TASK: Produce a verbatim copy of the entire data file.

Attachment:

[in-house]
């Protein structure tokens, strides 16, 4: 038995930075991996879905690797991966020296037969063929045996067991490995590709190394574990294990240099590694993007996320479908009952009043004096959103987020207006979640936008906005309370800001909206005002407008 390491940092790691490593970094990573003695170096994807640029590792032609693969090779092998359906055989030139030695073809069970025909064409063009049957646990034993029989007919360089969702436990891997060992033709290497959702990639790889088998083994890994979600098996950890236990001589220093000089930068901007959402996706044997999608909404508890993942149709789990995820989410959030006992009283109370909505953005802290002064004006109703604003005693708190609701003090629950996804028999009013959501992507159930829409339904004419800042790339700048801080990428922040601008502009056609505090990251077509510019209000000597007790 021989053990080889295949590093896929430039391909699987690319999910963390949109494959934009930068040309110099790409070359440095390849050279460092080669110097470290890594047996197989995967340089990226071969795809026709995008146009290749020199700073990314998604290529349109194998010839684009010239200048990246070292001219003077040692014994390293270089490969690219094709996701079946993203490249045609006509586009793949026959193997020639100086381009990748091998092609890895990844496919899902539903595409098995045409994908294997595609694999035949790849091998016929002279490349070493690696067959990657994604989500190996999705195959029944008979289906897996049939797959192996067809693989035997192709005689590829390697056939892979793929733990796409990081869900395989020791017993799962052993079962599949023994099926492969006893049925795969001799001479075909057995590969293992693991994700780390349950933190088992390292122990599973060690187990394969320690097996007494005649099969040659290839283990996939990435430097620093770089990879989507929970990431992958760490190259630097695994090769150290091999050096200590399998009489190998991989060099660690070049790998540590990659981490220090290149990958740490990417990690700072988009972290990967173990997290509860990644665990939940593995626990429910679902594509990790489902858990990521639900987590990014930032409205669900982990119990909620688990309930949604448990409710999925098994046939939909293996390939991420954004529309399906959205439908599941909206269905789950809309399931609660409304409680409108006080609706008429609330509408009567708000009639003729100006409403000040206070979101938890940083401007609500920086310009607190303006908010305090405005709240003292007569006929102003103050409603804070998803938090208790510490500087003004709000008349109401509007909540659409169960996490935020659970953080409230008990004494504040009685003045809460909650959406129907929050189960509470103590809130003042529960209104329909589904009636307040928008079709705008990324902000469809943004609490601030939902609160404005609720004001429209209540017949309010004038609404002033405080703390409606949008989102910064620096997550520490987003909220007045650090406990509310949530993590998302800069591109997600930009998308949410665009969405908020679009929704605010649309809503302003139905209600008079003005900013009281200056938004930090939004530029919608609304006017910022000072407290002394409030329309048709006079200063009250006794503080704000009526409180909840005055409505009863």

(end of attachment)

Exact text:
[in-house]
């Protein structure tokens, strides 16, 4: 038995930075991996879905690797991966020296037969063929045996067991490995590709190394574990294990240099590694993007996320479908009952009043004096959103987020207006979640936008906005309370800001909206005002407008 390491940092790691490593970094990573003695170096994807640029590792032609693969090779092998359906055989030139030695073809069970025909064409063009049957646990034993029989007919360089969702436990891997060992033709290497959702990639790889088998083994890994979600098996950890236990001589220093000089930068901007959402996706044997999608909404508890993942149709789990995820989410959030006992009283109370909505953005802290002064004006109703604003005693708190609701003090629950996804028999009013959501992507159930829409339904004419800042790339700048801080990428922040601008502009056609505090990251077509510019209000000597007790 021989053990080889295949590093896929430039391909699987690319999910963390949109494959934009930068040309110099790409070359440095390849050279460092080669110097470290890594047996197989995967340089990226071969795809026709995008146009290749020199700073990314998604290529349109194998010839684009010239200048990246070292001219003077040692014994390293270089490969690219094709996701079946993203490249045609006509586009793949026959193997020639100086381009990748091998092609890895990844496919899902539903595409098995045409994908294997595609694999035949790849091998016929002279490349070493690696067959990657994604989500190996999705195959029944008979289906897996049939797959192996067809693989035997192709005689590829390697056939892979793929733990796409990081869900395989020791017993799962052993079962599949023994099926492969006893049925795969001799001479075909057995590969293992693991994700780390349950933190088992390292122990599973060690187990394969320690097996007494005649099969040659290839283990996939990435430097620093770089990879989507929970990431992958760490190259630097695994090769150290091999050096200590399998009489190998991989060099660690070049790998540590990659981490220090290149990958740490990417990690700072988009972290990967173990997290509860990644665990939940593995626990429910679902594509990790489902858990990521639900987590990014930032409205669900982990119990909620688990309930949604448990409710999925098994046939939909293996390939991420954004529309399906959205439908599941909206269905789950809309399931609660409304409680409108006080609706008429609330509408009567708000009639003729100006409403000040206070979101938890940083401007609500920086310009607190303006908010305090405005709240003292007569006929102003103050409603804070998803938090208790510490500087003004709000008349109401509007909540659409169960996490935020659970953080409230008990004494504040009685003045809460909650959406129907929050189960509470103590809130003042529960209104329909589904009636307040928008079709705008990324902000469809943004609490601030939902609160404005609720004001429209209540017949309010004038609404002033405080703390409606949008989102910064620096997550520490987003909220007045650090406990509310949530993590998302800069591109997600930009998308949410665009969405908020679009929704605010649309809503302003139905209600008079003005900013009281200056938004930090939004530029919608609304006017910022000072407290002394409030329309048709006079200063009250006794503080704000009526409180909840005055409505009863």